Date of Award

January 2018

Document Type


Degree Name

Master of Science (MS)


Mechanical Engineering

First Advisor

Meysam Haghshenas


Friction stir welding, as a solid-state joining method, seems a viable joining/assembly method for difficult-to-weld cast magnesium and cast aluminum alloys. Due to the high flammability of Mg alloys, and the brittle joints of welded Al alloys, fusion based welding techniques may not be successful to join Mg or Al made component. Therefore, a solid-state operation, in which applied heat input and induced temperature within the work piece are below the melting temperature of the base alloys, can be considered as a viable method to join so-called unweldable Mg and Al alloys. To this end, friction stir welding, as one of the most common solid-state joining and processing methods, has been extensively studied for similar/dissimilar welding of different grades of magnesium alloys.

In this thesis, the effects of FSW parameters (i.e. tool traverse speed and tool rotational speed) have been examined on two different cast alloys with particular focus on microstructure, hardness distribution and fatigue life:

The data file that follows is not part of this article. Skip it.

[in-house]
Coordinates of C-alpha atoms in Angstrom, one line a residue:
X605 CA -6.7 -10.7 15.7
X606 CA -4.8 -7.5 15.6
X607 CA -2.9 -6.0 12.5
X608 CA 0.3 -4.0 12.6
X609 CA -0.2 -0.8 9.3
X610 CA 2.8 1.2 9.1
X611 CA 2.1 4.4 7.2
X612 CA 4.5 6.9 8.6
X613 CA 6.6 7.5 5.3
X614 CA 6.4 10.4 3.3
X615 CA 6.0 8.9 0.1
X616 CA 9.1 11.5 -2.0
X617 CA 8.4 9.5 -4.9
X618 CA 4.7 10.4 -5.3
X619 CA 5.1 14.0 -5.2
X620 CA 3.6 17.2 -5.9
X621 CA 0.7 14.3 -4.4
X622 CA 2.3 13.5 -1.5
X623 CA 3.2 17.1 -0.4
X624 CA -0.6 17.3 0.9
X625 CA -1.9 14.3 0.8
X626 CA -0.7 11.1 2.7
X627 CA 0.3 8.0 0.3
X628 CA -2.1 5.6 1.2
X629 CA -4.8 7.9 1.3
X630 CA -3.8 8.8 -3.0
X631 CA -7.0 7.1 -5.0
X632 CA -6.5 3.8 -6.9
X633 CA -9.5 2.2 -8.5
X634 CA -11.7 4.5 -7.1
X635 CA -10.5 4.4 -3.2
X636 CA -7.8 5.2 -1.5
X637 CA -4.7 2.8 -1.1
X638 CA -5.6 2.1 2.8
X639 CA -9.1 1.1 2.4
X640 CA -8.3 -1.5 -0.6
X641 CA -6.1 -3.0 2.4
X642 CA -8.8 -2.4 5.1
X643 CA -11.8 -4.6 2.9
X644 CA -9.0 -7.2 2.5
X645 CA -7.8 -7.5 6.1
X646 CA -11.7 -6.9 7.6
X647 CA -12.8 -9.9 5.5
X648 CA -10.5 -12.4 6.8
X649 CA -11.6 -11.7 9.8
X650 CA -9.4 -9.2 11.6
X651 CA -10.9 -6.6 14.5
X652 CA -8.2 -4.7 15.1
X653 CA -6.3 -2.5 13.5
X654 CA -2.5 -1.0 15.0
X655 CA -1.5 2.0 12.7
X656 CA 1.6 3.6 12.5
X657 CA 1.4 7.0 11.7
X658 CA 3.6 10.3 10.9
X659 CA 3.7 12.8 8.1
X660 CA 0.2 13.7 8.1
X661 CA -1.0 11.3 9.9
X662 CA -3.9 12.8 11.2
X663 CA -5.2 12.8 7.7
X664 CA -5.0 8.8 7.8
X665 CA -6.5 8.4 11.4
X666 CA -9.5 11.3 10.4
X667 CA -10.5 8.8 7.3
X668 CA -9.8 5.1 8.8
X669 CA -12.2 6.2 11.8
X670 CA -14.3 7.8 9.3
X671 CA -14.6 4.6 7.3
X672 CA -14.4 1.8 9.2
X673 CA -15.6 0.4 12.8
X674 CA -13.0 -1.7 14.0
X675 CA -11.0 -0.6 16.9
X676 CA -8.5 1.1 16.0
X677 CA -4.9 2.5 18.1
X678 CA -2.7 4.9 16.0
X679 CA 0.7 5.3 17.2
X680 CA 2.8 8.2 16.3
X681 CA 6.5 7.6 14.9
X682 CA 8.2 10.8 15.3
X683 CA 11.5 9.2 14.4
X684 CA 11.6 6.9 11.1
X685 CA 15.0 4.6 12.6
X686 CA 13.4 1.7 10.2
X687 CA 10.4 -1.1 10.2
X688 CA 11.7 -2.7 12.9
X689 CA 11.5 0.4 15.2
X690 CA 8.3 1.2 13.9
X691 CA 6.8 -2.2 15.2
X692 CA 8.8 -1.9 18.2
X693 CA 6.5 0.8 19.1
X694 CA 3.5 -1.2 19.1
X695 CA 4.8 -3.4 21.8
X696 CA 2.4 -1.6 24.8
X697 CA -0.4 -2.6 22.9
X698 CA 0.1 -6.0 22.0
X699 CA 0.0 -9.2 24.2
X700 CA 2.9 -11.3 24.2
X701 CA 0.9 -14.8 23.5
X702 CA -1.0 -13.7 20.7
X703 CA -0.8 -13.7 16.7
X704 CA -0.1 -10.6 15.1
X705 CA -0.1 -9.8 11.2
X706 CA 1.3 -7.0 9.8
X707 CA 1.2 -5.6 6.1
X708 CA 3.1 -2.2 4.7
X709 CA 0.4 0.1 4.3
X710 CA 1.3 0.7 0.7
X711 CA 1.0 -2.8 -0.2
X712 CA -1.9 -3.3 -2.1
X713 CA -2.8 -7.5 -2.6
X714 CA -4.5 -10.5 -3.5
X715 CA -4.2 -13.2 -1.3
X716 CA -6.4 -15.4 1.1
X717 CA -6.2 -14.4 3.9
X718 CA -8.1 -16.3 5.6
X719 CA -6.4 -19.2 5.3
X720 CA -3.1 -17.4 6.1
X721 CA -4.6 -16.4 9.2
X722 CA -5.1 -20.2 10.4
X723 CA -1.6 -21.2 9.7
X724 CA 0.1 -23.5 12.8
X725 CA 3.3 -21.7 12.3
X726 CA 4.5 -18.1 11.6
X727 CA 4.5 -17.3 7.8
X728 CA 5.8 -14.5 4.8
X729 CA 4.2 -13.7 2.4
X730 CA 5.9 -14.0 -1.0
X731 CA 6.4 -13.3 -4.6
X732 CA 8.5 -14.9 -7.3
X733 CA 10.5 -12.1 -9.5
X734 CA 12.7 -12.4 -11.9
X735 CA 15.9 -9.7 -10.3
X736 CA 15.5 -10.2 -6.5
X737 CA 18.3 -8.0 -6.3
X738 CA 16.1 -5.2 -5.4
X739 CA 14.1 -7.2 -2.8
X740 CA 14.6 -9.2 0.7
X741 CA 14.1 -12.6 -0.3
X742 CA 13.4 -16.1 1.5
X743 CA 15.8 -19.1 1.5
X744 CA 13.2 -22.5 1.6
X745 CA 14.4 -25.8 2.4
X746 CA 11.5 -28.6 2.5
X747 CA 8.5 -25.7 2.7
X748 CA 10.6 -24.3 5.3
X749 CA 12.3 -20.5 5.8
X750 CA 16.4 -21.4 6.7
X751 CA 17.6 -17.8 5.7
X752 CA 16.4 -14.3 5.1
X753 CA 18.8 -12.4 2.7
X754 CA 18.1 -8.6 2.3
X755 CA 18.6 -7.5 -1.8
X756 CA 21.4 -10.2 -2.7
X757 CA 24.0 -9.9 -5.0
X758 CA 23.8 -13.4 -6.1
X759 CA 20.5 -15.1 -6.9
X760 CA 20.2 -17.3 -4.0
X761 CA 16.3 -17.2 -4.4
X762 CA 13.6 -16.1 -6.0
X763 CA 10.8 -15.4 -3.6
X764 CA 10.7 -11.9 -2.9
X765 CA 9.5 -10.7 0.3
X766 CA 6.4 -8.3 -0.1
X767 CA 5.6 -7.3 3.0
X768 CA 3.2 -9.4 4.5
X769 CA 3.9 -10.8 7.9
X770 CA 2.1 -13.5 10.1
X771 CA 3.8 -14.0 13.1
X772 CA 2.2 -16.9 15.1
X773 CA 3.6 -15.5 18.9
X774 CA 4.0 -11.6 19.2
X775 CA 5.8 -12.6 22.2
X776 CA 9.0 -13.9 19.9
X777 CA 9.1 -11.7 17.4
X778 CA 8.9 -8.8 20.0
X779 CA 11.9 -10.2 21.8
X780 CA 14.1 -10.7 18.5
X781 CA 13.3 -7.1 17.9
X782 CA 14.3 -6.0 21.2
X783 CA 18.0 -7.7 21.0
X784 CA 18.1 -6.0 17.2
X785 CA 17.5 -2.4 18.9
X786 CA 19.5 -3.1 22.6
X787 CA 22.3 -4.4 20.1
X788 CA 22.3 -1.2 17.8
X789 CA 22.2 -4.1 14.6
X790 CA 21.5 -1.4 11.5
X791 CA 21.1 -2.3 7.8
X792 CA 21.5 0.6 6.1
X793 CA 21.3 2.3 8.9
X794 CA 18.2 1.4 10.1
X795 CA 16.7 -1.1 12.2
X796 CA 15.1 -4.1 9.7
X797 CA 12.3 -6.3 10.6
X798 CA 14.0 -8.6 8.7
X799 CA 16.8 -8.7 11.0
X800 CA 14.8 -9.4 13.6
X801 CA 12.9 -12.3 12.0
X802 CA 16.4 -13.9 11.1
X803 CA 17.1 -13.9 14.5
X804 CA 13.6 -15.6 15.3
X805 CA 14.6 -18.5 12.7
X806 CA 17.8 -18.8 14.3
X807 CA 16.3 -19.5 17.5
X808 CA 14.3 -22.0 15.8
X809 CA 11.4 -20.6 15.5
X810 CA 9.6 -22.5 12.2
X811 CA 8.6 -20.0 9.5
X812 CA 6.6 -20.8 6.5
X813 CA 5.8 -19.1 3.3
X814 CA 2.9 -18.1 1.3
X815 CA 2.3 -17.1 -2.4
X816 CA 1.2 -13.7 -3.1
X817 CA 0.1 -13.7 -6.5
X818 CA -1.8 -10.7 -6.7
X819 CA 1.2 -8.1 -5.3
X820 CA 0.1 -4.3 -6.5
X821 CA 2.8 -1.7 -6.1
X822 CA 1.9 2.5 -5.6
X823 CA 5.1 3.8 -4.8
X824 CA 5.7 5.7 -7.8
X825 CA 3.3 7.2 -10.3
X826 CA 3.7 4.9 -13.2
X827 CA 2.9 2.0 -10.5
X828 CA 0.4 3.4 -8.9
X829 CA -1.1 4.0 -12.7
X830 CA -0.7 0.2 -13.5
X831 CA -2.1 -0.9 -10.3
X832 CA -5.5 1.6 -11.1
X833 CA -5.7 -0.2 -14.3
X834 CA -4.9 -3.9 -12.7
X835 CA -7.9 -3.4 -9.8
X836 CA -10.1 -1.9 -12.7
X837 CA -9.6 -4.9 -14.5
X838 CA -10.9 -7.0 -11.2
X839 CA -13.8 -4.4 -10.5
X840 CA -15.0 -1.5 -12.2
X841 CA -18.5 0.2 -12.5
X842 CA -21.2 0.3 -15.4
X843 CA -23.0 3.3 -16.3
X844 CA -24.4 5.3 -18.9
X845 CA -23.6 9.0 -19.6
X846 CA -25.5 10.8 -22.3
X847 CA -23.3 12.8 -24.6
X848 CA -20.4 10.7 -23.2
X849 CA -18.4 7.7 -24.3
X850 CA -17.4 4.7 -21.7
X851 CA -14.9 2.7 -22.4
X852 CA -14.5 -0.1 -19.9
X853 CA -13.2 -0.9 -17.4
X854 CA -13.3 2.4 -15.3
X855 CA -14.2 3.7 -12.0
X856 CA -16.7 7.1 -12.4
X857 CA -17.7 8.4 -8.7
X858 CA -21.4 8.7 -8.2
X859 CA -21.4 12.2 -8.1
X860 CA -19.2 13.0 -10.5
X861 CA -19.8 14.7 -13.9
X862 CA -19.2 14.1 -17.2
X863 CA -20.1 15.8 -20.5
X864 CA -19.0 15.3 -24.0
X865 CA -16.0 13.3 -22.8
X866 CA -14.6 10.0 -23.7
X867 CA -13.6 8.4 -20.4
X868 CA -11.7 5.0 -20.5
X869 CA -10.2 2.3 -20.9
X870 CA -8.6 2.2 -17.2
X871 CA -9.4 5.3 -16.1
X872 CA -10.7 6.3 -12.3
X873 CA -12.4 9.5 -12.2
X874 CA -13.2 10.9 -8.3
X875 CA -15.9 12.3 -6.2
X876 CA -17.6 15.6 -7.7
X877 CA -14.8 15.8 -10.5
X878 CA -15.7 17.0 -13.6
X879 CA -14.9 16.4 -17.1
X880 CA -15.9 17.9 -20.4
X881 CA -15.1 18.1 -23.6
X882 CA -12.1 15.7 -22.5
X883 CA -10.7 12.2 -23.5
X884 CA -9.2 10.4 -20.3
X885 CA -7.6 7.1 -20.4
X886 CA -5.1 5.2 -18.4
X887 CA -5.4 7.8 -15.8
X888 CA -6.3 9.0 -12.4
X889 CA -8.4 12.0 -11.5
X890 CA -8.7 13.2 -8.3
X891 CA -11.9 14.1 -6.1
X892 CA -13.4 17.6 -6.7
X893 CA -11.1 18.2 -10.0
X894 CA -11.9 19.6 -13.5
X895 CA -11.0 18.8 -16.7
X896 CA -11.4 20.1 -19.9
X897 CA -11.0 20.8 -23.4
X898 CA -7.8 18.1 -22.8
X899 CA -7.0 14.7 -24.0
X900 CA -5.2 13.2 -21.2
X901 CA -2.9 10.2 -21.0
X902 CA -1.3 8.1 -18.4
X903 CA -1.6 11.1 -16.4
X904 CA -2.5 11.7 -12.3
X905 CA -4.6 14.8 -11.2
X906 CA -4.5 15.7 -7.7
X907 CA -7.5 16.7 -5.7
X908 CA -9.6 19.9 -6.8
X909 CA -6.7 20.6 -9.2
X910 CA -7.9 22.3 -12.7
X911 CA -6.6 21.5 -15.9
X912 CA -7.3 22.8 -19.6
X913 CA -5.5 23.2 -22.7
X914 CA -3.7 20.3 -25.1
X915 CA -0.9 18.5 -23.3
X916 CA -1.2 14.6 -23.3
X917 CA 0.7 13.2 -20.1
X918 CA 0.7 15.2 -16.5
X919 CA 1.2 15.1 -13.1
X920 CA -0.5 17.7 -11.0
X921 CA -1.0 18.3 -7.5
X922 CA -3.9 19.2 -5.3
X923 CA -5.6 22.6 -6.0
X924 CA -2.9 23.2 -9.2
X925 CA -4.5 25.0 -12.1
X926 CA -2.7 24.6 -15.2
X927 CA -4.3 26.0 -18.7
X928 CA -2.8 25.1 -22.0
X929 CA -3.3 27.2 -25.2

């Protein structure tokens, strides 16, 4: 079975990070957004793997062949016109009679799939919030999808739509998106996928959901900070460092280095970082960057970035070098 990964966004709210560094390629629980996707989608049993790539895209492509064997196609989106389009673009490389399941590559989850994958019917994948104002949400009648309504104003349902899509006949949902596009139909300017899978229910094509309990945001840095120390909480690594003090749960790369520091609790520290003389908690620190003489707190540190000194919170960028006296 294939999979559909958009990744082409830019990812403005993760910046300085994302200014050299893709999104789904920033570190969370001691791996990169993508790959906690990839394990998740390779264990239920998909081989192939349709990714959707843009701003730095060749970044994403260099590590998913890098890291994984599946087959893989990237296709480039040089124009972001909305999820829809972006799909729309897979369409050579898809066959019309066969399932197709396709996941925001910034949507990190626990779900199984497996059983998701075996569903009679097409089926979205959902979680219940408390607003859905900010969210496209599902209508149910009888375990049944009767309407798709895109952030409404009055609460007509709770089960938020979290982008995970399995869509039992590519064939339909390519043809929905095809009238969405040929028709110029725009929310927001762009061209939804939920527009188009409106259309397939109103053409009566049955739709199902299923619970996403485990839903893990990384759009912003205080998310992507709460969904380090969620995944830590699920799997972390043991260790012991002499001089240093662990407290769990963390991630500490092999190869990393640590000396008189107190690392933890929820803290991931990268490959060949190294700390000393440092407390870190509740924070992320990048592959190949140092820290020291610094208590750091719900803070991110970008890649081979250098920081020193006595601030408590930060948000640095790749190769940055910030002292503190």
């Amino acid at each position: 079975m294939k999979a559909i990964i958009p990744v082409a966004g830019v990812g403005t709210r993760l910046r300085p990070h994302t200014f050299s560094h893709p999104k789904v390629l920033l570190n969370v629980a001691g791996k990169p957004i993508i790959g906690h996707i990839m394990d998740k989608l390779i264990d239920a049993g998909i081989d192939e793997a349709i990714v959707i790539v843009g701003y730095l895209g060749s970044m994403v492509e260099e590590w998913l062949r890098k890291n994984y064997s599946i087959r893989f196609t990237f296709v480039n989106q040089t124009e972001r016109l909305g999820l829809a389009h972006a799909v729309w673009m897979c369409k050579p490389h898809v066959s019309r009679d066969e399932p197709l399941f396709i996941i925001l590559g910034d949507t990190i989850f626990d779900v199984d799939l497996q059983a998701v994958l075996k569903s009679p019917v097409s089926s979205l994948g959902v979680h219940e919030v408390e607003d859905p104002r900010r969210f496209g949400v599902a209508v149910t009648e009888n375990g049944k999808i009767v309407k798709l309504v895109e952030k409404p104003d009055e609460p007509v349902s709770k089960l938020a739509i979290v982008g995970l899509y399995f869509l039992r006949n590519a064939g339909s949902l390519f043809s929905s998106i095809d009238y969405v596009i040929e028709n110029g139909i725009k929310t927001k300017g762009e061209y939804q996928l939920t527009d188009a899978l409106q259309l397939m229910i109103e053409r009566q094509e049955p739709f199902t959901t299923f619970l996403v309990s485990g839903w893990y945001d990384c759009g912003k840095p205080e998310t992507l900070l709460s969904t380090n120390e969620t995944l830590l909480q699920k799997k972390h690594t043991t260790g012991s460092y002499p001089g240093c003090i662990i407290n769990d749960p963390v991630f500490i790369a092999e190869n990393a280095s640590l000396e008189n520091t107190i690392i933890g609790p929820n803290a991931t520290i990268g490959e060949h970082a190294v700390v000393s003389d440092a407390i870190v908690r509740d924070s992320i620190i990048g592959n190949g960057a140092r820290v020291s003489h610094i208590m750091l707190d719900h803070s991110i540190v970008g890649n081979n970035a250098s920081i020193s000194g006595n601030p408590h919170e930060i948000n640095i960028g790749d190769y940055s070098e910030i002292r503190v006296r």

i) AM60 as-cast magnesium alloy

ii) Al-10%Si as-cast hypoeutectic aluminum alloy

The influence of different processing parameters has been explored at a vital level. Hardness and fatigue testing were performed to determine how the changes in parameters influence the mechanical properties. Fractography was carried out on the fatigue fracture surface to determine the means of failure and crack initiation points; optical microscopyand scanning electron microscopy were performed on the FSW joint to observe the microstructural changes with varying weld parameters.

Upon the FSW process, the microstructure of both alloys was greatly refined due to the severe plastic deformation imposed by the rotating tool. The hardness for the AM60 Mg alloy was higher in the SZ, compared with the base metal, while for the Al-10%Si alloy the hardness value was lower in the SZ than the parent materials with the lowest value being seen in the HAZ and TMAZ.

The resulting stress amplitude vs. cycles to failure (S-N) curves show an increase in fatigue life with a decrease in stress amplitude. SEM fracture surface observations show crack initiation occurring from the imperfections on the surface and internally. The fracture for AM60 was a combination of both brittle and ductile while the Al-Si10% alloy showed pure ductile fracture (collection of dimples on the fracture surface). The fracture surfaces also exhibited features unique to fatigue failure, including fatigue striations and beach marks

In Chapter V a summary of the present work along with recommended future research have been provided. Also, various properties of the FSWed AM60 have been compared against those of FSWed Al-10%Si alloy and the differences have been explained.